These conditions prevent muscles in the neck and head from functioning well during swallowing:

  • Achalasia: Uncommon condition in which muscles at the base of oesophagus fail to relax, blocking food from reaching the stomach.
  • Cricopharyngeal spasms: These abnormal contractions or spasms occur due to excessive squeezing of the muscle at the top of oesophagus. This creates a feeling of something stuck in the throat.
  • Oesophageal spasms: These spasms occur due to excessive squeezing in different muscles of the oesophagus.
  • Muscular dystrophy: Group of hereditary diseases causing the weakening of the muscles with time.
  • Myasthenia gravis: Autoimmune condition interfering with nerves signals to the muscles, which makes motion control difficult.
  • Myositis: Autoimmune disorder causing weakening of the muscles in the throat and oesophagus.
  • Scleroderma: Autoimmune problem resulting in scar tissue formation in the oesophagus. The rigid tissue hinders the squeezing of the oesophagus muscles to push food to the stomach.

Narrowing, blockages, and structural issues

Various conditions can block or narrow the throat or oesophagus, making swallowing hard. They include:

  • Cancer: Head and neck tumours can hinder food and liquids. The common form of cancer causing dysphagia is oesophageal cancer.

  • Eosinophilic esophagitis: Occurs when excess white blood cells (eosinophils) accumulate in the oesophagus, resulting in stiffness.

  • Oesophageal diverticulum: Formation of a weakened pouch in the oesophagus lining where food bits can accumulate to create a feeling of something stuck in the throat. Zenker's diverticulum is the prevalent type.
  • Oesophageal webs and (Schatzki) rings: Uncommon tissue within the oesophagus, narrowing the tube. This results in food getting stuck.
  • GERD (acid reflux disease): Stomach acid flowing back into the oesophagus can lead to scar tissue, which causes oesophageal strictures (tightening) and Barret's oesophagus (irritation). These disorders could make it hard and painful to swallow.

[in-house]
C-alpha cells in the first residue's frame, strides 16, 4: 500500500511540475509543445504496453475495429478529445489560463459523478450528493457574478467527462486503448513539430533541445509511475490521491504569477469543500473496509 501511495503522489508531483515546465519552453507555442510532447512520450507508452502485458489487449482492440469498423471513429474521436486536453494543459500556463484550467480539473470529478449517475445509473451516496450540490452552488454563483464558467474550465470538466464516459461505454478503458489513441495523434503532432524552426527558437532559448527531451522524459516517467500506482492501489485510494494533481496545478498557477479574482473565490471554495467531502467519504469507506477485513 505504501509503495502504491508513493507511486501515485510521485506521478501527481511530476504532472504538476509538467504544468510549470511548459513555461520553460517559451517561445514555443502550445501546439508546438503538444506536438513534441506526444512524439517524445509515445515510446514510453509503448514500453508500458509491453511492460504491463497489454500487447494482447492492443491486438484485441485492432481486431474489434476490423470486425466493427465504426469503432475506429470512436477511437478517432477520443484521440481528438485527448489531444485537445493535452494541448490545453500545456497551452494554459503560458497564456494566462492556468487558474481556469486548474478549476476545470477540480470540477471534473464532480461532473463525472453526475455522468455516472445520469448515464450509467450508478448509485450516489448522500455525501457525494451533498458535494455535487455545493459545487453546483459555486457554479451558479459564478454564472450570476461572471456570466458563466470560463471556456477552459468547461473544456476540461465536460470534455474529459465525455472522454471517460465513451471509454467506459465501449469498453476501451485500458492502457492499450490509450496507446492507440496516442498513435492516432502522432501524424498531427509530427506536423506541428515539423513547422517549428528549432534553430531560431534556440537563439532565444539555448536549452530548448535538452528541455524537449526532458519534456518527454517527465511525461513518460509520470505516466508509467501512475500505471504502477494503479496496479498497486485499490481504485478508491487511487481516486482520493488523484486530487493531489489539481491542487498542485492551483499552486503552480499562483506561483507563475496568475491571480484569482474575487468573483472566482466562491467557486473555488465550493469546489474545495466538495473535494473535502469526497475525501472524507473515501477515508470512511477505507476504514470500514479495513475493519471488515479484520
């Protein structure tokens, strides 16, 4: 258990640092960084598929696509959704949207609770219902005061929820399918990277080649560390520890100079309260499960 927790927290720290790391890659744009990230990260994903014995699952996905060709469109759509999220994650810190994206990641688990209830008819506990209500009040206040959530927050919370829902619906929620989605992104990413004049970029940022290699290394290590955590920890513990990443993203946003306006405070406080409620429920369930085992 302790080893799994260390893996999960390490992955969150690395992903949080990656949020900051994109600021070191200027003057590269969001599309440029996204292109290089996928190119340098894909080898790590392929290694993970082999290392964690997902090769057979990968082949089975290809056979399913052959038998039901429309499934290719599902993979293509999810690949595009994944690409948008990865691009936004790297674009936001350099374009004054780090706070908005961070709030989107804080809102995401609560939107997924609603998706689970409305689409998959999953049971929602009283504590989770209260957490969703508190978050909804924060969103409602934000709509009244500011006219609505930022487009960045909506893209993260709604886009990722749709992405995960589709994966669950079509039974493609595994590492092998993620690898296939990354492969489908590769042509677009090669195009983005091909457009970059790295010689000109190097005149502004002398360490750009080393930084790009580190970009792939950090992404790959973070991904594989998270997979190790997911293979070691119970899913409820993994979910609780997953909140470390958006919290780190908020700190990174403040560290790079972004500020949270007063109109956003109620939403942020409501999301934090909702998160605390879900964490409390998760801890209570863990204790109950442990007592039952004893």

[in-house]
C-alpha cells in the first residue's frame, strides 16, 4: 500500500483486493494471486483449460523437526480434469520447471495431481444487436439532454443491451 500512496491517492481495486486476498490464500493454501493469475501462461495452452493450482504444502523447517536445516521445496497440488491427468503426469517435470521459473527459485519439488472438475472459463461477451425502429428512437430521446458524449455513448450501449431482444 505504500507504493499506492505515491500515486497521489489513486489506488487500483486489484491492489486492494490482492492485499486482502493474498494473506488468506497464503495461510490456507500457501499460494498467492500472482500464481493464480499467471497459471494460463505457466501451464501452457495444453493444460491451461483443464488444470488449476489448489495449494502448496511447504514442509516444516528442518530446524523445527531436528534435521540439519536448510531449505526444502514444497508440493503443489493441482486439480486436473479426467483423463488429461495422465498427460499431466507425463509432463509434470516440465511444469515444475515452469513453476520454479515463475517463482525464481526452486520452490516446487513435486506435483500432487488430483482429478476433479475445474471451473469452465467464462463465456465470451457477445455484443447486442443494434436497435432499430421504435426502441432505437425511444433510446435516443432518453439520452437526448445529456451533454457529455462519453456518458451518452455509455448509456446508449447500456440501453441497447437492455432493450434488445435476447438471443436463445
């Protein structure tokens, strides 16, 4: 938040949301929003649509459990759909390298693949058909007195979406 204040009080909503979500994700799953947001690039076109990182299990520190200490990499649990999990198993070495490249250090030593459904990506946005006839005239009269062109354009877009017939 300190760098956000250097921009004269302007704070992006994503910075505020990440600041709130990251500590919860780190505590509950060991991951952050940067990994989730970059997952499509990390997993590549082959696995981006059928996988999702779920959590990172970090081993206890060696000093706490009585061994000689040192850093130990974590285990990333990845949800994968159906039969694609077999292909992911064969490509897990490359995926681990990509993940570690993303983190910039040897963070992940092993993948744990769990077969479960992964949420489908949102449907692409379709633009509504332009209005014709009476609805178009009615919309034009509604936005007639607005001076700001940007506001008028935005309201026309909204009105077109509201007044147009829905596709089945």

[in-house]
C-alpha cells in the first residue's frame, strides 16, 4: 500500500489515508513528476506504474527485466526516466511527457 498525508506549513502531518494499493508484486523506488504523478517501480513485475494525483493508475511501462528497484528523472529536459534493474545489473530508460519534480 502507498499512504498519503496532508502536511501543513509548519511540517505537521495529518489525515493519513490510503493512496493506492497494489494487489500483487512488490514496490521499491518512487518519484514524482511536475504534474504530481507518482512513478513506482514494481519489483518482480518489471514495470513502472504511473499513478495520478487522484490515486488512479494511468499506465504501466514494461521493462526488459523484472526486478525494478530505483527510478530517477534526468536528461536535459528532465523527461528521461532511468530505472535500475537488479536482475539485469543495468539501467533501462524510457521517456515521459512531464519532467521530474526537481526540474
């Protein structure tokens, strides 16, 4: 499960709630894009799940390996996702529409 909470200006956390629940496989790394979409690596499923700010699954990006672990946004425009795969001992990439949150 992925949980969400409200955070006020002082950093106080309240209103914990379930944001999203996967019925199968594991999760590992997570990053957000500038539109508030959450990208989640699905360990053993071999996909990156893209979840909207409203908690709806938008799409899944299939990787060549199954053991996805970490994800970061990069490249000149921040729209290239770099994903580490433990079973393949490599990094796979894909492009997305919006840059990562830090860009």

Other causes

Infections such as bacterial tonsillitis or strep throat can result in inflammation and pain, causing dysphagia. Moreover, dysphagia can develop following head and neck surgical operation or other forms of treatment. Radiation therapy for neck and head cancer, for instance, kills tumours and could also cause damage to the tissue linked to swallowing.

Risk factors

The risk factors associated with dysphagia are:

  • Age: Older people are more susceptible to swallowing problems because of natural aging and oesophagus wear and tear, plus an increased risk of other conditions like Parkinson's disease or stroke. However, dysphagia is not regarded as the usual aging indicator.
  • Particular health problems: Individuals with certain nervous system or neurological syndromes are at a higher risk of experiencing difficulty swallowing.



How is Dysphagia Diagnosed?

Dysphagia diagnosis often begins with physical examination and inquiring about the symptoms. The medical provider can also conduct one or multiple tests to assess the head and neck structures facilitating swallowing. Different specialists may perform different diagnostic tests, including:

  • Oesophagram (barium swallow test): For this test, a radiologist will ask you to drink a barium solution, makingthe oesophagus and throat more visible on X-rays. A video showing how oesophagus functions while swallowing will be taken.
  • Oesophagoduodenoscopy (EGD) or upper endoscopy: The Gastroenterologist performs this test by inserting a scope down the throat to capture detailed images of the oesophagus, throat, and stomach. This reveals narrowing, growth, and conditions such as Barret's oesophagus.
  • Laryngoscopy: Ear, nose, and throat specialist known as otolaryngologist inserts a tiny scope in the throat, enabling them to check any abnormalities in the throat and voice box.
  • Modified barium swallow: During this test, a speech-language pathologist (SLP) asks you to swallow food and fluids coated with barium. You will be informed on when to chew and swallow as the radiologist captures X-rays recording how the mouth, throat, and oesophagus function.